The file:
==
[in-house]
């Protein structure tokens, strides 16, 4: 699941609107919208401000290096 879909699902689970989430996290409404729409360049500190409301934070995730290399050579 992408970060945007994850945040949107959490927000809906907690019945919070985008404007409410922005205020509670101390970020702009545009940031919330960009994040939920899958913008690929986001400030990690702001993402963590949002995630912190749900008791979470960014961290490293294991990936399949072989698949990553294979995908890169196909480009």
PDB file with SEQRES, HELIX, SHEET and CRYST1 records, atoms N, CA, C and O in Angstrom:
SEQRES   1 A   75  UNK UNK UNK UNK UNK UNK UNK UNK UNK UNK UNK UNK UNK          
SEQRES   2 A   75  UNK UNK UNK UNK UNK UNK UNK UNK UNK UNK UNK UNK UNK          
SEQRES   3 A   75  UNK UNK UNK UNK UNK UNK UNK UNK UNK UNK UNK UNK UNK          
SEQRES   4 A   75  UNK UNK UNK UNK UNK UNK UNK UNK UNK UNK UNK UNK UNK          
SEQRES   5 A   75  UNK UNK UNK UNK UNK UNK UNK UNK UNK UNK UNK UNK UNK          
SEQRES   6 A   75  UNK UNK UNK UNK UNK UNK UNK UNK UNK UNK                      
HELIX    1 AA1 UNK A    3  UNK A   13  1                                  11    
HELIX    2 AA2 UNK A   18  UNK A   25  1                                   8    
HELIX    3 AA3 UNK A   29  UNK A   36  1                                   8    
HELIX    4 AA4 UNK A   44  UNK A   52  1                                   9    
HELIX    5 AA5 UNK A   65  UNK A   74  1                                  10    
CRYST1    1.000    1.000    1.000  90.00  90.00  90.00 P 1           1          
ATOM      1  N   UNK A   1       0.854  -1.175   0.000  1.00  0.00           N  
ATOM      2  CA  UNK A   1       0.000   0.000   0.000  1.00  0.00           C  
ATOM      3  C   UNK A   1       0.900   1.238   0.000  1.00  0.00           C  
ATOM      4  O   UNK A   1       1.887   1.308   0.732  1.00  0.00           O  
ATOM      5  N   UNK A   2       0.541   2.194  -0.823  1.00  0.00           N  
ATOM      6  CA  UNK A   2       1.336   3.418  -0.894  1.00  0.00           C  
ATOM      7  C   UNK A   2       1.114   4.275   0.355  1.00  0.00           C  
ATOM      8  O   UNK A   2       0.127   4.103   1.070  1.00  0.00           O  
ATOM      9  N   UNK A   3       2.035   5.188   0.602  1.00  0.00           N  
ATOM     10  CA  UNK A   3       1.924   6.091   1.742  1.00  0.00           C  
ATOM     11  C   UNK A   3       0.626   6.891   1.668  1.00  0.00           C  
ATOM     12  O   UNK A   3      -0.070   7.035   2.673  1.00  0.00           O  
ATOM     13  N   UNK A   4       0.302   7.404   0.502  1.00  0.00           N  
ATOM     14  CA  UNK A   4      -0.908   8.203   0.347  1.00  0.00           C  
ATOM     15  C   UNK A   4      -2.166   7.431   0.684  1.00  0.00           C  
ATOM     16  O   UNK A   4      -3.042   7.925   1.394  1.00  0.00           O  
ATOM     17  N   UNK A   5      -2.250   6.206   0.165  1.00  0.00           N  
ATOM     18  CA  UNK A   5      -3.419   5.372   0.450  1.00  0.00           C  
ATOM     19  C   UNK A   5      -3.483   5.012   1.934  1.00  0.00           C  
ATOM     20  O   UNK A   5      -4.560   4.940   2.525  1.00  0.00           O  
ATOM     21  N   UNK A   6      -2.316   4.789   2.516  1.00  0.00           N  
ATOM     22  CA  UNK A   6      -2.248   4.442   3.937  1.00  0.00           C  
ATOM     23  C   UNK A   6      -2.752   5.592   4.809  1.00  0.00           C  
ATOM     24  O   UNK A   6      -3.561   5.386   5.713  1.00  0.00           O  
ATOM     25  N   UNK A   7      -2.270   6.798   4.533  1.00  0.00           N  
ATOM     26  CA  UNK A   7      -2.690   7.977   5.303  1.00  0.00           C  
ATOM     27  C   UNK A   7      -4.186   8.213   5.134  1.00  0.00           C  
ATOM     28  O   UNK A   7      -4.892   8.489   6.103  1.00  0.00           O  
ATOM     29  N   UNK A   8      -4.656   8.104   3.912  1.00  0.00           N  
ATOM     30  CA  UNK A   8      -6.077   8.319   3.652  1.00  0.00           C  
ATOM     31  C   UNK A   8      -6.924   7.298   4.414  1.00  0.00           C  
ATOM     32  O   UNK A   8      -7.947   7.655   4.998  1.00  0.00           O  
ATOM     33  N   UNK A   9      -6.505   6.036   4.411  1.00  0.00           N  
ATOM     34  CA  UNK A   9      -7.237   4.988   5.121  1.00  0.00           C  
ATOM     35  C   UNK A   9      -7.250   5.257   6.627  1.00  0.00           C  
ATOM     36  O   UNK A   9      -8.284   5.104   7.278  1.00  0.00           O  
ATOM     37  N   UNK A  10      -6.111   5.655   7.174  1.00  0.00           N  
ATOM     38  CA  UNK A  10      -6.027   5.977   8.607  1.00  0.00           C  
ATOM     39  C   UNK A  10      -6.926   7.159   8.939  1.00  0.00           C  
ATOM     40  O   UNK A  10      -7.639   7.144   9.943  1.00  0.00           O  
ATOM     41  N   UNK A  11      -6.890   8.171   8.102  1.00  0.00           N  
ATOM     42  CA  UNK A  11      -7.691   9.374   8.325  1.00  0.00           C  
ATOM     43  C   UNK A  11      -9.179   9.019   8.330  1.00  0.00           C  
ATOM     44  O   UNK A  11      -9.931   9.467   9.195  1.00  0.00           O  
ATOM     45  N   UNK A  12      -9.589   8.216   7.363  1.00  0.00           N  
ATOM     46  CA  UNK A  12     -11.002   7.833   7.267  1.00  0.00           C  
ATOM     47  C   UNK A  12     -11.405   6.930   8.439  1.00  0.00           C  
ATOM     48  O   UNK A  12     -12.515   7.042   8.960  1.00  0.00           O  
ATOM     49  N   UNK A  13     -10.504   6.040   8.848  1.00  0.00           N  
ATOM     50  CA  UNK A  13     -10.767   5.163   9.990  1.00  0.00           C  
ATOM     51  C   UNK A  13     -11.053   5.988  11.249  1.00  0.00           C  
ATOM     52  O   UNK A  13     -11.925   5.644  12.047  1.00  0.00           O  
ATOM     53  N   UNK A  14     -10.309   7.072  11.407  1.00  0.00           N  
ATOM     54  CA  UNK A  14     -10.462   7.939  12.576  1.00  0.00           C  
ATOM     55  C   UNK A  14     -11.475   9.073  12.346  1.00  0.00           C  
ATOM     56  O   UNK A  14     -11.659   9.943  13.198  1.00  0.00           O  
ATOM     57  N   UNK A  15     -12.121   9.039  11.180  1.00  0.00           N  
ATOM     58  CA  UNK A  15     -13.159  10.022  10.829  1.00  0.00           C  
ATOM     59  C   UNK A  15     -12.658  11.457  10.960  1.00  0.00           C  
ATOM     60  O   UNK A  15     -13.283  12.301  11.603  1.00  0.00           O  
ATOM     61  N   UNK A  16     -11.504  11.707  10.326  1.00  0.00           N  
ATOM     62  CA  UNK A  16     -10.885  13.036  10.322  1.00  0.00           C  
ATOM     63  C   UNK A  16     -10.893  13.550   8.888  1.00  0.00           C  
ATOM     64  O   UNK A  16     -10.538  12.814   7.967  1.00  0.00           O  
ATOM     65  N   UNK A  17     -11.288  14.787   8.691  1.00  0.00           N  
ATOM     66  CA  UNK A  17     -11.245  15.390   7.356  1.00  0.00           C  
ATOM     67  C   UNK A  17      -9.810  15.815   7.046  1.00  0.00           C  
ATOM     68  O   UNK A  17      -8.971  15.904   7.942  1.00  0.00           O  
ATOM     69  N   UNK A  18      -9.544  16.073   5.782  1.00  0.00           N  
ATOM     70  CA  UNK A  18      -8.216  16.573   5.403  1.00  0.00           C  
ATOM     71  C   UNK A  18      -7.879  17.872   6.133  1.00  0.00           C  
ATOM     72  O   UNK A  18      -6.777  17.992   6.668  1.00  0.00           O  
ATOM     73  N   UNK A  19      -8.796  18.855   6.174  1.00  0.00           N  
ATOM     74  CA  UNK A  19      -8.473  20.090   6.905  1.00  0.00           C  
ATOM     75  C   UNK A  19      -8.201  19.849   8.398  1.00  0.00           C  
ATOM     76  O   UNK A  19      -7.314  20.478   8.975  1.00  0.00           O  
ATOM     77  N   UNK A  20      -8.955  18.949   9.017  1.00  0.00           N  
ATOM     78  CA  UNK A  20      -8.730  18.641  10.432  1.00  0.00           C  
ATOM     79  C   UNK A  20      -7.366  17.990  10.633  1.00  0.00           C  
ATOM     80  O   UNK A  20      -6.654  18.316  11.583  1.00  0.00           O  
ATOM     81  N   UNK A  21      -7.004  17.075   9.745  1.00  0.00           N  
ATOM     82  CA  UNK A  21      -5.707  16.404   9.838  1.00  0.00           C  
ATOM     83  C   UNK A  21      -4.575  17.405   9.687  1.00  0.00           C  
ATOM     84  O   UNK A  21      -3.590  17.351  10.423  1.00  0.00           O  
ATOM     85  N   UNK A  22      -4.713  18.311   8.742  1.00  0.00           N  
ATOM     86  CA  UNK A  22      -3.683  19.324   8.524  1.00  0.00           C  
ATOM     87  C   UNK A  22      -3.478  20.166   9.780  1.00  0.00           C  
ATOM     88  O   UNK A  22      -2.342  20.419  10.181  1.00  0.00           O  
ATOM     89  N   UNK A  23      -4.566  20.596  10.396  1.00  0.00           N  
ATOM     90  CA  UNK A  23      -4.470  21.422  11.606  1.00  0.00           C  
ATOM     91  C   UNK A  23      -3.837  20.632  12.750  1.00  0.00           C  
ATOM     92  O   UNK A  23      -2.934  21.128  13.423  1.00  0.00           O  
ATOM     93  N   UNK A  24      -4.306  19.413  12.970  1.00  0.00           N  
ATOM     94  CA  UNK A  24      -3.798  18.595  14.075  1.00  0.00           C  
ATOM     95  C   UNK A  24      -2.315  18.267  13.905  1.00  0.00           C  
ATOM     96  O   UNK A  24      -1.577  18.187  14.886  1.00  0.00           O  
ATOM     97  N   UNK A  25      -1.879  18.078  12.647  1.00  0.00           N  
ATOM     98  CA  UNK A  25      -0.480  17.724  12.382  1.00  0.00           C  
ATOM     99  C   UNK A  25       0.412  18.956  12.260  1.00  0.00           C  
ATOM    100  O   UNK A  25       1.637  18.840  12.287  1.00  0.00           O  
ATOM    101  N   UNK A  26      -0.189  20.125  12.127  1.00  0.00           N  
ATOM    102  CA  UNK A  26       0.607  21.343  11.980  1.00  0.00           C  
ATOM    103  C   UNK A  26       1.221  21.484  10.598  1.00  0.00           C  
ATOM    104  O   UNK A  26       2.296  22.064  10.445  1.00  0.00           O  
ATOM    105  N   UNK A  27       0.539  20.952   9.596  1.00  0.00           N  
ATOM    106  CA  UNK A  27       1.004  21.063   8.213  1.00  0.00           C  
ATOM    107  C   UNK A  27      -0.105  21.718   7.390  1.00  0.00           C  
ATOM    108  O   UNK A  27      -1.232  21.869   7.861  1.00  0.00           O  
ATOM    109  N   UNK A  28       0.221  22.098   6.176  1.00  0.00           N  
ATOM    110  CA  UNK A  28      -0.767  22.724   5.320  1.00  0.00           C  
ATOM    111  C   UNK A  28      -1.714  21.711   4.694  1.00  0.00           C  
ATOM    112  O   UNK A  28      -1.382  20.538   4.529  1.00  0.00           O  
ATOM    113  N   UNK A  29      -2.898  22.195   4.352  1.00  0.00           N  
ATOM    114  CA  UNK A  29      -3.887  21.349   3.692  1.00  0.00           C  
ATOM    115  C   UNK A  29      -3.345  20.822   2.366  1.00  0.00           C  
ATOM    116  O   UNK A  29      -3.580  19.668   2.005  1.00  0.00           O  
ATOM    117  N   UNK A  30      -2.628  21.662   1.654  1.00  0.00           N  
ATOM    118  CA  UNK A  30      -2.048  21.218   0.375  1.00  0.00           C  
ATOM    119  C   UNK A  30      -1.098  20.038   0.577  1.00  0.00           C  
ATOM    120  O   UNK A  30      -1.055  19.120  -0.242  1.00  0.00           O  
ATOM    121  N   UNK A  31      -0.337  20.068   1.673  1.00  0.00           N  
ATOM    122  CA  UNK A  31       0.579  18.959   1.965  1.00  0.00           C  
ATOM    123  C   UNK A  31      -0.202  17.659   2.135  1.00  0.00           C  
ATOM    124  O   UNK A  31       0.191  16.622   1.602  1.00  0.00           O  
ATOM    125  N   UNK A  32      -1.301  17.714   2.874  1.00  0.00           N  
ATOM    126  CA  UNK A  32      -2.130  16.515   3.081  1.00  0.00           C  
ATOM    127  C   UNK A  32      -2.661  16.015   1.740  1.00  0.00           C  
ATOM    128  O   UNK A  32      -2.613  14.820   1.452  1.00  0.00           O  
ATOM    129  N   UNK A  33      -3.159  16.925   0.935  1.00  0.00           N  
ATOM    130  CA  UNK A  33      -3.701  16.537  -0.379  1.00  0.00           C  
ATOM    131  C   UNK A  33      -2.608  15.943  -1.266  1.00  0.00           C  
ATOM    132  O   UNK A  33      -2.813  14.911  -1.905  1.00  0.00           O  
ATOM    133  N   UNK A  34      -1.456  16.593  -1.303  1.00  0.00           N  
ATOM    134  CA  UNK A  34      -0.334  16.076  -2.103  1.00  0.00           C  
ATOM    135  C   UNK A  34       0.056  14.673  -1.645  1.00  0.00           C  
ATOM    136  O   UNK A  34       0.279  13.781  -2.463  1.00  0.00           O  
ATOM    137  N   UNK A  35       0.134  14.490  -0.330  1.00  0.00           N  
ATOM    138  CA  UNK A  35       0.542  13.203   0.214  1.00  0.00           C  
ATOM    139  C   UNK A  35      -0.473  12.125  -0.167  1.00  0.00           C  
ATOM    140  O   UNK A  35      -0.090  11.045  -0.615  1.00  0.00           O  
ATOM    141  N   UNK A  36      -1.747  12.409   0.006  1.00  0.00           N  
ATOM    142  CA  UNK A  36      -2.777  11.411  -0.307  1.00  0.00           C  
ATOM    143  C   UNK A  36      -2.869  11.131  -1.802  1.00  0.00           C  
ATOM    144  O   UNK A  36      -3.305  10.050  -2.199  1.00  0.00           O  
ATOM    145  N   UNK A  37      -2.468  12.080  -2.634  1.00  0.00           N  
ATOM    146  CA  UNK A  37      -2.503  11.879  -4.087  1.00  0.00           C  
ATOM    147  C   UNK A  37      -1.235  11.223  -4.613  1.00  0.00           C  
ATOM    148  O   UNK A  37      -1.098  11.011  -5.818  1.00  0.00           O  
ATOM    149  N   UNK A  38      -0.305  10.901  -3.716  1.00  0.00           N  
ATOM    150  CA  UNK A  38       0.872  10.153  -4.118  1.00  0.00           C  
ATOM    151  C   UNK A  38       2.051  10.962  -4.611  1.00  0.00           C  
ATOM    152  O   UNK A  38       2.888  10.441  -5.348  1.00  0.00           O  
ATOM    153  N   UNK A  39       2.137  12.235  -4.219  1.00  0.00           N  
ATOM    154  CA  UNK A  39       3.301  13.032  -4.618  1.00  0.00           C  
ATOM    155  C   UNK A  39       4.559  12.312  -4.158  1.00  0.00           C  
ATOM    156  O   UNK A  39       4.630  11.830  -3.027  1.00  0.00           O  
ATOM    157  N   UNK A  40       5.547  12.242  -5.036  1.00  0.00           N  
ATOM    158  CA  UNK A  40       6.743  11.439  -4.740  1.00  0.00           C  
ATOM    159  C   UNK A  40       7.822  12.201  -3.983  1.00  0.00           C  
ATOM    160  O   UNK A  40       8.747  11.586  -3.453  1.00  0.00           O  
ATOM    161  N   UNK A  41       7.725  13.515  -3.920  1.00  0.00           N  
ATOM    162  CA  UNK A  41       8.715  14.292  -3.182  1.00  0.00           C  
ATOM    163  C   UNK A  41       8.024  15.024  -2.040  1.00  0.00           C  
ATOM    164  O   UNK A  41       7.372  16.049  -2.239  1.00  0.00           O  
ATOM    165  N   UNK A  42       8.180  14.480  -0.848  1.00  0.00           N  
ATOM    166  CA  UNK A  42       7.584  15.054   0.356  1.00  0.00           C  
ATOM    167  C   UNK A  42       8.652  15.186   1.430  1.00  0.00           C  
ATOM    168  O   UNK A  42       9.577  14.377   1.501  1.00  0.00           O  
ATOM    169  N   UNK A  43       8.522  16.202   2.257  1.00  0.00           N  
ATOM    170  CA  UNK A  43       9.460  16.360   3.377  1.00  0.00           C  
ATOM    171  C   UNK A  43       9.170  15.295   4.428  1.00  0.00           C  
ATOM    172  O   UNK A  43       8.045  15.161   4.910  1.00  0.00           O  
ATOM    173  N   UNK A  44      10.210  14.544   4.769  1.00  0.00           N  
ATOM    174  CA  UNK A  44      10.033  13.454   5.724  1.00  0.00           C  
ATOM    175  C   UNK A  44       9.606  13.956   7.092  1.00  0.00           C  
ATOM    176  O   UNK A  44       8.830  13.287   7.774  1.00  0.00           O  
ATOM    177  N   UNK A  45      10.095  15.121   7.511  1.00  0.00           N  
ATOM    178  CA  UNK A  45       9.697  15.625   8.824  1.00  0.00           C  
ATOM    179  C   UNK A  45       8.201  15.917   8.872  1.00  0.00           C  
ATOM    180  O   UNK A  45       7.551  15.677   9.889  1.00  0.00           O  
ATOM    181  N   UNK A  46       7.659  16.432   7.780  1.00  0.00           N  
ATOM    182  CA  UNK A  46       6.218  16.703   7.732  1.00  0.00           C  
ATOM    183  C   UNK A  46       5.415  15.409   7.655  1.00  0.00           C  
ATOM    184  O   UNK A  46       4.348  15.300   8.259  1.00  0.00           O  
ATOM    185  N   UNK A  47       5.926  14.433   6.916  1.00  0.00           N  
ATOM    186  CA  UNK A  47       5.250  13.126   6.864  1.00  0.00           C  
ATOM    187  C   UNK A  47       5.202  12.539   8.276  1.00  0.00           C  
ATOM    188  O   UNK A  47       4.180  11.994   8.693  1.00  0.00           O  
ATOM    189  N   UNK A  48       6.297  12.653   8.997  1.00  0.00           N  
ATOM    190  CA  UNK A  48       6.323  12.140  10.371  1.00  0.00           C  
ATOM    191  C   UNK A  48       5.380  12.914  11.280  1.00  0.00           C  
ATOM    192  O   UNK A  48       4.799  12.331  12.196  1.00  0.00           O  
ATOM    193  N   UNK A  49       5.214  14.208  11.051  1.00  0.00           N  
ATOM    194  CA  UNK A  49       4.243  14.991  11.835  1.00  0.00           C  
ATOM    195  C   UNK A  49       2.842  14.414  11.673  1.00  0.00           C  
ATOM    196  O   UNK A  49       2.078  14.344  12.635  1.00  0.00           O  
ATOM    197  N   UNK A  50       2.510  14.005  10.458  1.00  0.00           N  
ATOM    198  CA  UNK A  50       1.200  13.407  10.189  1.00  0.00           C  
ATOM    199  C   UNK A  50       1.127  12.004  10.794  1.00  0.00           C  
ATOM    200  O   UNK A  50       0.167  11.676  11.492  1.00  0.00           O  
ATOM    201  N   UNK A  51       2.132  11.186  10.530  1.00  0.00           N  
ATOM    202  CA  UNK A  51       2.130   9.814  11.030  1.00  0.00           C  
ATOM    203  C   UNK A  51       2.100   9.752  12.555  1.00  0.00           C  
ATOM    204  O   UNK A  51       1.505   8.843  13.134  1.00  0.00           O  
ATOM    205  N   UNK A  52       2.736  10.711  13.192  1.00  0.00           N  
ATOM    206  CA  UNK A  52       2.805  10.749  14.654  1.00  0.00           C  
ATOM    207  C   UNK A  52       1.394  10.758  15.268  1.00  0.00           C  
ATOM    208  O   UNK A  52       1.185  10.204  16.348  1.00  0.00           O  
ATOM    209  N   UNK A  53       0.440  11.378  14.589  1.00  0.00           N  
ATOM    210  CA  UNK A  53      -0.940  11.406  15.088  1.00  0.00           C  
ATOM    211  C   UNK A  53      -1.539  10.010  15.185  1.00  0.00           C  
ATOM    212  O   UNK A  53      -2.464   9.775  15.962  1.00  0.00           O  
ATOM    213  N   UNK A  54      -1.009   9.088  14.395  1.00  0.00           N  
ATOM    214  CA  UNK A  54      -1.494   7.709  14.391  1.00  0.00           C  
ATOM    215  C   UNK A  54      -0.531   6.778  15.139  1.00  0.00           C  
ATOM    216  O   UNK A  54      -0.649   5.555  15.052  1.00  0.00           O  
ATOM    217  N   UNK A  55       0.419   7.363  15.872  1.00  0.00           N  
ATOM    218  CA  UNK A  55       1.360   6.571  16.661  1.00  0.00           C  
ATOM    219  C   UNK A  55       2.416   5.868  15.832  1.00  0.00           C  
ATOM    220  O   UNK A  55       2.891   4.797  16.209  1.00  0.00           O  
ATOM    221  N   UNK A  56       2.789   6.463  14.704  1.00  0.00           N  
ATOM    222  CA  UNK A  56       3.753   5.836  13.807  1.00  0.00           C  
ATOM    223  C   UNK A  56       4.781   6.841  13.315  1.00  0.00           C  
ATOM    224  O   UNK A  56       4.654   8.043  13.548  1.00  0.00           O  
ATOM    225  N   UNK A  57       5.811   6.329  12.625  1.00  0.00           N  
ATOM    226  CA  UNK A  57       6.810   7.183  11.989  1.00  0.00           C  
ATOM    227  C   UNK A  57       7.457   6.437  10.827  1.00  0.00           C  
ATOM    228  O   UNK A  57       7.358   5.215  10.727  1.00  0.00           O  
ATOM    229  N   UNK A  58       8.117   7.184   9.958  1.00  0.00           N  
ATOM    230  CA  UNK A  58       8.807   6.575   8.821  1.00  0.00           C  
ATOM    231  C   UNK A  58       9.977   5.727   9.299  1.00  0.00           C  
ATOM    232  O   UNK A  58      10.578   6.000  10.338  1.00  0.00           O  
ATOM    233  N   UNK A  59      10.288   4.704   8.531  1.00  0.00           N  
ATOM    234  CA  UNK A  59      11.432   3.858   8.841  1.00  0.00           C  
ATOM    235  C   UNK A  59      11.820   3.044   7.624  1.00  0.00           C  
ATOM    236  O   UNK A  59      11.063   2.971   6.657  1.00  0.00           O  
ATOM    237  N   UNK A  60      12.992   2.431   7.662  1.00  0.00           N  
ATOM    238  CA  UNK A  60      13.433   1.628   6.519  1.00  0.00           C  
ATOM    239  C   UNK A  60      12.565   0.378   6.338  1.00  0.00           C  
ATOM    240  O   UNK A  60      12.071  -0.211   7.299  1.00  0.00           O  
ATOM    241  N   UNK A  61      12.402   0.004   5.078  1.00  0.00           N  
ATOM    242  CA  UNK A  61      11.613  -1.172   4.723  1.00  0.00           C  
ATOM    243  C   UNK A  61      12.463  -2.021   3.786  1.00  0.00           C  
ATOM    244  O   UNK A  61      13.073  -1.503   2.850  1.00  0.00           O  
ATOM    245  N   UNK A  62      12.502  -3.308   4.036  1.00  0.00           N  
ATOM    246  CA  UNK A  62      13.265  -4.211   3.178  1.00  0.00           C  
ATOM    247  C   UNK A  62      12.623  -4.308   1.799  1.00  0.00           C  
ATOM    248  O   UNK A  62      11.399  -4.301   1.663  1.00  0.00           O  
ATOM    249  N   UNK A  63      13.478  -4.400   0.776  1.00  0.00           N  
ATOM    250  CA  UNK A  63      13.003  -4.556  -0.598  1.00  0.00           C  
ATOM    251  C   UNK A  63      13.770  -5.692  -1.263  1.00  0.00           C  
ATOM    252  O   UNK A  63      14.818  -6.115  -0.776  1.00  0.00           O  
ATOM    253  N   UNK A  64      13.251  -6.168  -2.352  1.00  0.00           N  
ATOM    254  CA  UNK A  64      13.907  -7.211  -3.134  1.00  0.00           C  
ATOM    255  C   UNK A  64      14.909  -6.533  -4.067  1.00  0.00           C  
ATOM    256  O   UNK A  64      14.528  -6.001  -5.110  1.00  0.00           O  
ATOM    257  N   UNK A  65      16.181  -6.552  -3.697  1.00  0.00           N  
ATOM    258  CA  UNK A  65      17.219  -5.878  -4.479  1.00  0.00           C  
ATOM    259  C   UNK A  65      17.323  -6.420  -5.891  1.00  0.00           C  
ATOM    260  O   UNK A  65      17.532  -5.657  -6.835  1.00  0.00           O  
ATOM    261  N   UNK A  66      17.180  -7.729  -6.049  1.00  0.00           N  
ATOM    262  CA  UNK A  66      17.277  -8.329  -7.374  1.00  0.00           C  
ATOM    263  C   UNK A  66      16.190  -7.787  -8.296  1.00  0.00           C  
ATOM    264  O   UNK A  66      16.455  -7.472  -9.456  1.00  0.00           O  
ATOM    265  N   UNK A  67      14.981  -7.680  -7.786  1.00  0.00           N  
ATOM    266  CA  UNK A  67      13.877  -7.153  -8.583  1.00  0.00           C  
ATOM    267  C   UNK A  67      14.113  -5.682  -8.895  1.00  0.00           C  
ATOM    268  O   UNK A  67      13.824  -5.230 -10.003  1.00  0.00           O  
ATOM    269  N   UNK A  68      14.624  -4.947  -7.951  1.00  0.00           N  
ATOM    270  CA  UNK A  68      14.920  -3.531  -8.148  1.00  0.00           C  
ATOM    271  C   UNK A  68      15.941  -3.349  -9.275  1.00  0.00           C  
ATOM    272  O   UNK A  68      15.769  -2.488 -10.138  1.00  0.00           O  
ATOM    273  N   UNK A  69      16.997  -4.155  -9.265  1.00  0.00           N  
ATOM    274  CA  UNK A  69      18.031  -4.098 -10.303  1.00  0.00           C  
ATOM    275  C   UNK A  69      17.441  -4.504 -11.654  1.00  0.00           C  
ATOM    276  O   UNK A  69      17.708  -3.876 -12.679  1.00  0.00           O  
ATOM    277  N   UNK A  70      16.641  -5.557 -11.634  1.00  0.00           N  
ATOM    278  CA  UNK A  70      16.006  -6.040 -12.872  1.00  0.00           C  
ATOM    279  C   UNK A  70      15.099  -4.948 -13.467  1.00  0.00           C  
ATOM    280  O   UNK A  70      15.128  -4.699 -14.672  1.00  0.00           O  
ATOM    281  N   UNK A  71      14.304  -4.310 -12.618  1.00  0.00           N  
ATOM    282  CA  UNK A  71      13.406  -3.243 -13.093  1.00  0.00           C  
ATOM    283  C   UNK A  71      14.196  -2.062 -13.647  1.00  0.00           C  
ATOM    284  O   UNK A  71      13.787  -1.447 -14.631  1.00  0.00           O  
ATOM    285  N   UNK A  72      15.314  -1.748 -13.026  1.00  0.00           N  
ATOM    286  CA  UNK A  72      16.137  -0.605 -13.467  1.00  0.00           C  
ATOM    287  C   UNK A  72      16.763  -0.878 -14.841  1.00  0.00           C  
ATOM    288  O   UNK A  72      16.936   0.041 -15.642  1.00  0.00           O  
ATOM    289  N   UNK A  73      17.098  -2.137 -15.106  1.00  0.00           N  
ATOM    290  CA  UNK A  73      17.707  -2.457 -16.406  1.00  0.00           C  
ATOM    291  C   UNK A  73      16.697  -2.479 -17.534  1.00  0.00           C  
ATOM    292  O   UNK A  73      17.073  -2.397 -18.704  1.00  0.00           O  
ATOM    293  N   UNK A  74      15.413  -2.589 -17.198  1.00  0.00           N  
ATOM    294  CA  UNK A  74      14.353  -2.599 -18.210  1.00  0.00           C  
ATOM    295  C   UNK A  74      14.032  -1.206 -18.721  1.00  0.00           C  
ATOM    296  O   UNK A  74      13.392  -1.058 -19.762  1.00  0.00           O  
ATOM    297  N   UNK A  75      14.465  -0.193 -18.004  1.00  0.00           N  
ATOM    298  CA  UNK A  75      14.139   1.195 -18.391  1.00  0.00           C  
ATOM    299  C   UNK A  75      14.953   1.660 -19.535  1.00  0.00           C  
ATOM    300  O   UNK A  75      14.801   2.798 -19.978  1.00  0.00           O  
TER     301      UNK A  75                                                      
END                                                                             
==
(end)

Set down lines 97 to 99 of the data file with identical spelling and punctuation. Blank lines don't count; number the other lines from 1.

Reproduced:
ATOM     82  CA  UNK A  21      -5.707  16.404   9.838  1.00  0.00           C  
ATOM     83  C   UNK A  21      -4.575  17.405   9.687  1.00  0.00           C  
ATOM     84  O   UNK A  21      -3.590  17.351  10.423  1.00  0.00           O  